Hard work. Pure and simple. I think I certainly have some talent, but talent only gets you so far on it’s own. What I know I am damn good at, is putting in the hours. I think that that dedication has enabled me to turn a hobby I enjoy into a job I love.
Q. What’s your creative process when it comes to illustrating?
Sorry, going to get tech-y for a sec...
For single character illustrations, I start by sketching out the initial idea twice. First really loosely, I’ll scan that loose sketch into Photoshop, clean it up a little, drop the opacity to about twenty percent, then print it. I’ll then sketch over the top of that print-out to try to solidify the composition. Scan it in again, drop the opacity to twenty percent again and then trace my sketch with the pen tool in Photoshop. Once I have the line work complete I’ll just fill with colour using the paint bucket tool - kind of like paint by numbers!
When working on a crowd scene I approach it a little differently, First I’ll sketch out a rough composition, but then instead of sketching all the characters in situ, I sketch them out individually on a separate sheet of paper. I then scan both the loose composition and the individual characters into Photoshop. Then one by one, I cut and paste each individual character into position in the composition in layers, so basically its kind of like piecing a puzzle together, I’ll keep moving the characters around until I’m happy with the composition.
Q. What tools are you using at the moment?
I’m fairly lo-fi when it comes to equipment. I sketch my ideas and compositions out on plain A3 printer paper with a standard HB pencil. Scan those sketches into Photoshop. Then use a little Waccom Intuos tablet to work the illustrations up into colour.
Q. Where or who do you find inspiration from?
I think the sensibilities and tone of my work come from all the cartoons I used to watch growing up. The Simpsons, Teenage Mutant Ninja Turtles, Hey Arnold, Rugrats, Real Monsters, Doug etc. These were the shows that inspired me to draw. Nowadays I find inspiration from all kinds of places. Right now I’m obsessed with American packaging and advertising from the mid to late seventies and have fallen down many-a internet hole, scouring sites dedicated to old cereal packaging and bubble gum wrappers.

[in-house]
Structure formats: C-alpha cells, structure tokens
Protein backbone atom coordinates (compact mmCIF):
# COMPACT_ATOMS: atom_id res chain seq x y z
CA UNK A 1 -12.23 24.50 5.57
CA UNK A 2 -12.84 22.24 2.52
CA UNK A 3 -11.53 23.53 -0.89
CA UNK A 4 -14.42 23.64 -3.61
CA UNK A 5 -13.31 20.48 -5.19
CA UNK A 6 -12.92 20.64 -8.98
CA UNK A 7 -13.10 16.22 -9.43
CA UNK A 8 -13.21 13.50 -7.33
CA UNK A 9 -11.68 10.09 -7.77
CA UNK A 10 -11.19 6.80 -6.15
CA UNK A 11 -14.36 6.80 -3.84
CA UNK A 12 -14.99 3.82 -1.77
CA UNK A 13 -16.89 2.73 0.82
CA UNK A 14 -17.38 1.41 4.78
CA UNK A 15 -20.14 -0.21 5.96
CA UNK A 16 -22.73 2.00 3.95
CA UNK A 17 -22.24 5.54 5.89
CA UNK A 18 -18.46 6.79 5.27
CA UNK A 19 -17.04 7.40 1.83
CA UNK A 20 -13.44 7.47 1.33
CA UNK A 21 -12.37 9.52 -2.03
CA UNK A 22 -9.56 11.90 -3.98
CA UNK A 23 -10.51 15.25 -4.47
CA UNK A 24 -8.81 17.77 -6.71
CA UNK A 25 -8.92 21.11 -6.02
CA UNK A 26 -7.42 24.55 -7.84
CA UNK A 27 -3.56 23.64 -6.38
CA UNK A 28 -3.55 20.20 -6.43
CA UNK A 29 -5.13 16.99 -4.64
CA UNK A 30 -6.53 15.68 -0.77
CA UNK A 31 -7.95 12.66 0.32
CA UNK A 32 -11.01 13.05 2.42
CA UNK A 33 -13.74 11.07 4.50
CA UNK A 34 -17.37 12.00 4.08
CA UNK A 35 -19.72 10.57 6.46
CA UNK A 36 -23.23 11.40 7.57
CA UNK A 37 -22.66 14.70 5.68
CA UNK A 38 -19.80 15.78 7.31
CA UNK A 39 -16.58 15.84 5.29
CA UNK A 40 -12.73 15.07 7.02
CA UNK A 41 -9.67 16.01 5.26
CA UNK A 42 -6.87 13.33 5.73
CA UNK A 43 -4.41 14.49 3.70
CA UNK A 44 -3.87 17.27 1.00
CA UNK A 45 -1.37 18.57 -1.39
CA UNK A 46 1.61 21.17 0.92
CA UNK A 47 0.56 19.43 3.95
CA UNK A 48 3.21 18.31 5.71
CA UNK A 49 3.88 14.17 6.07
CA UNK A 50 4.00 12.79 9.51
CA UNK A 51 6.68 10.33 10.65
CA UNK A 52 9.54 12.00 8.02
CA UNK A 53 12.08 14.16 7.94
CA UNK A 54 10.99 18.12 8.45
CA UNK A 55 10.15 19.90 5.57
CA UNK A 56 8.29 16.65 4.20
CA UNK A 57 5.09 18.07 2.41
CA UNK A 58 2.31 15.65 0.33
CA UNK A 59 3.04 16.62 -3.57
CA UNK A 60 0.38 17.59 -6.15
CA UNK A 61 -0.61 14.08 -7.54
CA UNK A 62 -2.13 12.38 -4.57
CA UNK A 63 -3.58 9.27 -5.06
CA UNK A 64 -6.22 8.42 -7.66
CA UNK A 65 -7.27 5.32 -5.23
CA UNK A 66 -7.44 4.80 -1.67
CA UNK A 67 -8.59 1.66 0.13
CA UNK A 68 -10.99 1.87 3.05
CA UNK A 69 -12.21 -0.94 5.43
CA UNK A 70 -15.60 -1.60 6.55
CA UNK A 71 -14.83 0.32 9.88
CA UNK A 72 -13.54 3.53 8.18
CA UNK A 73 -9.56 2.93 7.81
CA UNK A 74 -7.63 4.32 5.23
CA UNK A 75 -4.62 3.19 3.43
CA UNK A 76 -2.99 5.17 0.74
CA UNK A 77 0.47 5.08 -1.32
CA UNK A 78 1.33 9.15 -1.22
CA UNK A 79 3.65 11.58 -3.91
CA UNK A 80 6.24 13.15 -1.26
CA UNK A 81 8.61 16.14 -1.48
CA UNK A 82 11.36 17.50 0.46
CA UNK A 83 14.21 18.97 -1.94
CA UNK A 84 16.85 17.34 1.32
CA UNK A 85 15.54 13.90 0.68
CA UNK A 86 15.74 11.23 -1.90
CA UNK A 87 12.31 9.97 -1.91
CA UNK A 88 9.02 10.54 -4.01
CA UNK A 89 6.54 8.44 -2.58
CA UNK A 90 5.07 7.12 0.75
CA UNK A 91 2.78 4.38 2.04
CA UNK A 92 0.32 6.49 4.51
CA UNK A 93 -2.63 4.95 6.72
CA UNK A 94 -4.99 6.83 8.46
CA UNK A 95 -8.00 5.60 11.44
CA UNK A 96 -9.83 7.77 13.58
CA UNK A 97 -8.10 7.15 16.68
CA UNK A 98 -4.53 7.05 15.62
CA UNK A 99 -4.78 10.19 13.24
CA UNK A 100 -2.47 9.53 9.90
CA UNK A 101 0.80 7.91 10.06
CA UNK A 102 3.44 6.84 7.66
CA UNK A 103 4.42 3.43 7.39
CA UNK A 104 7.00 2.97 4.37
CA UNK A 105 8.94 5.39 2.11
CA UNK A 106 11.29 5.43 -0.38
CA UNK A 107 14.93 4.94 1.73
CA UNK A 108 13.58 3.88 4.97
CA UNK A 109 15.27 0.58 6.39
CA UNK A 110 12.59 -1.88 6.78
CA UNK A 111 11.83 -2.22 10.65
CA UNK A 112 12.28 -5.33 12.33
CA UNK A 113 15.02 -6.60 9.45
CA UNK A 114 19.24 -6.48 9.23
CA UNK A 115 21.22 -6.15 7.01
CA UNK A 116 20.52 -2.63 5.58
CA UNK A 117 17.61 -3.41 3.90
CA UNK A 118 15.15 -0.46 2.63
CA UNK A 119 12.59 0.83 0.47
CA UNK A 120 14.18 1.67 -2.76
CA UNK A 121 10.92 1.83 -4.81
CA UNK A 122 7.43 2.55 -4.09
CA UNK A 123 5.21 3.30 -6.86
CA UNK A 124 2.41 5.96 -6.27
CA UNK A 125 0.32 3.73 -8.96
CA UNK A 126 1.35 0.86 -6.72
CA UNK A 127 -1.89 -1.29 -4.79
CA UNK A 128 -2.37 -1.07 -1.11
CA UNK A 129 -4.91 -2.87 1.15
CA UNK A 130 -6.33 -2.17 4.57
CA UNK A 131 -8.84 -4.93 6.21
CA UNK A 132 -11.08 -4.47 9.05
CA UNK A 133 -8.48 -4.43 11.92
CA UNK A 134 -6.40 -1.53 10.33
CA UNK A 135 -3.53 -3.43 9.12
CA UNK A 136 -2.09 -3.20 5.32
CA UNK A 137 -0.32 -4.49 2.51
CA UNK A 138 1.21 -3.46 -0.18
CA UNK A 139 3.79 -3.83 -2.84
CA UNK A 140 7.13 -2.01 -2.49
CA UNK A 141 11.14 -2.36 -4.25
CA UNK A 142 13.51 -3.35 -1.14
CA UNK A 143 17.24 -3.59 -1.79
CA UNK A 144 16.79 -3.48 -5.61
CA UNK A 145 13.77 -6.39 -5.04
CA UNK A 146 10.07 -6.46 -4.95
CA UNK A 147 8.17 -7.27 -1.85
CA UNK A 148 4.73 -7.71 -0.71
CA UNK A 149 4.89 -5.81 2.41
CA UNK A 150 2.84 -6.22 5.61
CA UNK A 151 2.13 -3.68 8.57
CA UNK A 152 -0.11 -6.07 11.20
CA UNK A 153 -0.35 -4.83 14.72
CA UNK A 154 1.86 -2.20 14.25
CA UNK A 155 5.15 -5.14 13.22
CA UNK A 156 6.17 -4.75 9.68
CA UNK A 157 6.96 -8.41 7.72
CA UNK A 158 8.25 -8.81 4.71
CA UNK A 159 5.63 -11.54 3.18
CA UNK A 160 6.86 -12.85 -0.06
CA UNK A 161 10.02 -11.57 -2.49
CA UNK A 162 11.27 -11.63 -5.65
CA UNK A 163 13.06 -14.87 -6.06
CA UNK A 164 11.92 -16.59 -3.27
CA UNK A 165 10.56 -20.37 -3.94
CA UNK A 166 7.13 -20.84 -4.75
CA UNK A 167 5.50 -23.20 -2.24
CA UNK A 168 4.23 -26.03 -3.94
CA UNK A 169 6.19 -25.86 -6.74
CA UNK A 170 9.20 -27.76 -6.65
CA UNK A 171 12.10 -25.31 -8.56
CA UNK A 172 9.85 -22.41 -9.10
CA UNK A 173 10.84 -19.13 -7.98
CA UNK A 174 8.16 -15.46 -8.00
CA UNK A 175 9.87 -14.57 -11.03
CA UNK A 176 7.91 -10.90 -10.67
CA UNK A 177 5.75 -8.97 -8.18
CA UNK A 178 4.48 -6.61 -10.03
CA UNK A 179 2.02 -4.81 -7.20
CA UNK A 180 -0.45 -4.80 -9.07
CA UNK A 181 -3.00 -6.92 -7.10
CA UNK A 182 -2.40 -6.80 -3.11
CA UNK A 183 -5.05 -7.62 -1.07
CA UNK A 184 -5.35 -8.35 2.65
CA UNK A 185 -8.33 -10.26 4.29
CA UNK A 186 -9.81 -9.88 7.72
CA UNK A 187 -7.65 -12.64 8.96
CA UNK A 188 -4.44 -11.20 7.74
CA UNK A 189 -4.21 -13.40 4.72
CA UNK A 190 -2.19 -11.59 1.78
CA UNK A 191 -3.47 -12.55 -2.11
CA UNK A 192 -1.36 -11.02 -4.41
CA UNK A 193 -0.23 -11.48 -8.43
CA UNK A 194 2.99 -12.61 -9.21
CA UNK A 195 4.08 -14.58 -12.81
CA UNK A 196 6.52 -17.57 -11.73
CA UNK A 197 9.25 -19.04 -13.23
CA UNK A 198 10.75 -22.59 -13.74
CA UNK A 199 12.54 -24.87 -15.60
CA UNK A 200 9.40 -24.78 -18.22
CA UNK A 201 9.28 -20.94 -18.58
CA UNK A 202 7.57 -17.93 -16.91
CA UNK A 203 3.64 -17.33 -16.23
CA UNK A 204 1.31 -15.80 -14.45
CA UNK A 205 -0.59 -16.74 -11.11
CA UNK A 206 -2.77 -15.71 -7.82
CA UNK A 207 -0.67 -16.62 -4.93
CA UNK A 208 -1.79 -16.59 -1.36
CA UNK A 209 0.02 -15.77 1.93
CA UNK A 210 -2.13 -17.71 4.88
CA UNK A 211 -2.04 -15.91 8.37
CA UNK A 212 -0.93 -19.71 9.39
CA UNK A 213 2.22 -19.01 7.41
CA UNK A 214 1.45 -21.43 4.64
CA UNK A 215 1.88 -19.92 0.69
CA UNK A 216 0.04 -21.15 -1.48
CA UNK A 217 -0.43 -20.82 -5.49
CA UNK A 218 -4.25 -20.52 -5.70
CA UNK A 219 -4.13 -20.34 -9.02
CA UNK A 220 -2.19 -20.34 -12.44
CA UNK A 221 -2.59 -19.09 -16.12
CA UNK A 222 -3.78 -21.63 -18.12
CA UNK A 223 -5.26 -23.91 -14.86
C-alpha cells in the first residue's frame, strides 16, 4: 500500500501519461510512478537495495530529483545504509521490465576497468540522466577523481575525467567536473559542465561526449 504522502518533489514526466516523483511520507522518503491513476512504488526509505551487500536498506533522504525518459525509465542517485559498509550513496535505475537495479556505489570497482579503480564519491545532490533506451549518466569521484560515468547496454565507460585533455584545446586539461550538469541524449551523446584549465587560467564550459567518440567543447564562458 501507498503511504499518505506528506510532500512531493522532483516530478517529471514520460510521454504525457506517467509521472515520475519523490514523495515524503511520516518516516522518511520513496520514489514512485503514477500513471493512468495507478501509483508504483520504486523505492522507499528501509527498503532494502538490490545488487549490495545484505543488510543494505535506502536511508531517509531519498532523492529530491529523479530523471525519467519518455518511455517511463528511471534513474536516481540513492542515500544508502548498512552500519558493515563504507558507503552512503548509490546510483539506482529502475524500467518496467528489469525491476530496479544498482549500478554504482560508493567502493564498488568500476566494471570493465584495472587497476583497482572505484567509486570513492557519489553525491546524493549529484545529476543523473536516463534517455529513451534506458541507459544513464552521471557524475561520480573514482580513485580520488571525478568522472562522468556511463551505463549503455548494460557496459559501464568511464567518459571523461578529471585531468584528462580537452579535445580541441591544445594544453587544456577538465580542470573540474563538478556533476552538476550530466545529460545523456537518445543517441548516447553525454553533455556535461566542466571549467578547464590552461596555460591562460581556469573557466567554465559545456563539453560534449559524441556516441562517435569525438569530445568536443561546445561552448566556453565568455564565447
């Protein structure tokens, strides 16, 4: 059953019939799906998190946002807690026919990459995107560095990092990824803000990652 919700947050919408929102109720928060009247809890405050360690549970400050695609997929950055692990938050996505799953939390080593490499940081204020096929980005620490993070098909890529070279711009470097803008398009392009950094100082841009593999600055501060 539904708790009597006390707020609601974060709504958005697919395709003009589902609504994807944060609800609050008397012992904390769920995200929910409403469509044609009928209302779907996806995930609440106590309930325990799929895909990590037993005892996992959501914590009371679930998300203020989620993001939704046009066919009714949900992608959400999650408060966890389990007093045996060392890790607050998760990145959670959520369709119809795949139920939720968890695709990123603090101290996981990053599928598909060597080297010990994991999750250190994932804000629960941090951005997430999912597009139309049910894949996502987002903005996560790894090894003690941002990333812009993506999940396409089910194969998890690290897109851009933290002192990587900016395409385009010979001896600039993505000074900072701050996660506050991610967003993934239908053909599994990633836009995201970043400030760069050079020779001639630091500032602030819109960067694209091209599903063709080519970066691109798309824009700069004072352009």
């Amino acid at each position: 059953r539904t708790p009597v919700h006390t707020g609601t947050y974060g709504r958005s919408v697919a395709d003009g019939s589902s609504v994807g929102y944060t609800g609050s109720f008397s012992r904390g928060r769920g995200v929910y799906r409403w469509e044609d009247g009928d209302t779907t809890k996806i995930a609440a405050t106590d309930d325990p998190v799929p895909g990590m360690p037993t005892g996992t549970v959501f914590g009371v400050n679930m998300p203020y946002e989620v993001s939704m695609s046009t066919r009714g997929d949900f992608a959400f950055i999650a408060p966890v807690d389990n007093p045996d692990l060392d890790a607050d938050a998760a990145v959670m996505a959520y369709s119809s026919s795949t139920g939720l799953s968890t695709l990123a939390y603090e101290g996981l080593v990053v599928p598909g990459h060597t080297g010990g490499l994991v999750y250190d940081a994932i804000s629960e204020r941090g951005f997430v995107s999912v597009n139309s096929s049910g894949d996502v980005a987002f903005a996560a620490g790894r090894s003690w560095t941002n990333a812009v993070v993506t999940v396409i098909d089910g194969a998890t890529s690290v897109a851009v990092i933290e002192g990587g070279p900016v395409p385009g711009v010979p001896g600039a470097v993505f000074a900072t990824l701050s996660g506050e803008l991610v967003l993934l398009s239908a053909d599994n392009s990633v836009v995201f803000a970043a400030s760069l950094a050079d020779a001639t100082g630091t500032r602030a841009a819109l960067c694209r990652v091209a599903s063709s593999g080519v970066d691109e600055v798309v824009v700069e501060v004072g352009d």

Q. What are your favourite things to draw and why?
I really like drawing apples. I have no idea why really, but I’ve made it a tradition to draw an apple as my first social post of each new year. It’s a nice way to see how my style has developed and changed over time.
I also really enjoy drawing vehicles. Thinking about it, that’s probably because it’s a bit of a break from drawing characters. I love playing with the perspective and proportions. Although, there’s not a chance they’d be road-legal or functional if they were designed like how I draw them in real life.
Q. You’re on a deserted island – what 3 things can you not live without?
1 - Season one to ten of the Simpsons, the most influential show of my life. I could watch these episodes over and over again until the day I die.
2 - I would say my bike, but this island sounds kinda desolate and rocky... am I taking this island metaphor too seriously? My bike, I love my bike. I ride it to and from the studio everyday and out on long rides at the weekend and in the summer evenings.
3 - Spotify... or some -way of streaming / listening to music or podcasts. I have my headphones in all day long I even go to bed listening to something or other.
Q. Have you got any exciting projects coming up?
I have a few really exciting things coming up. Annoyingly I can’t talk about them right now (sorry... I’m being that guy), but keep your eyes peeled for a couple of big animation projects coming out in the next couple of months!
Check out more of Dan's work here.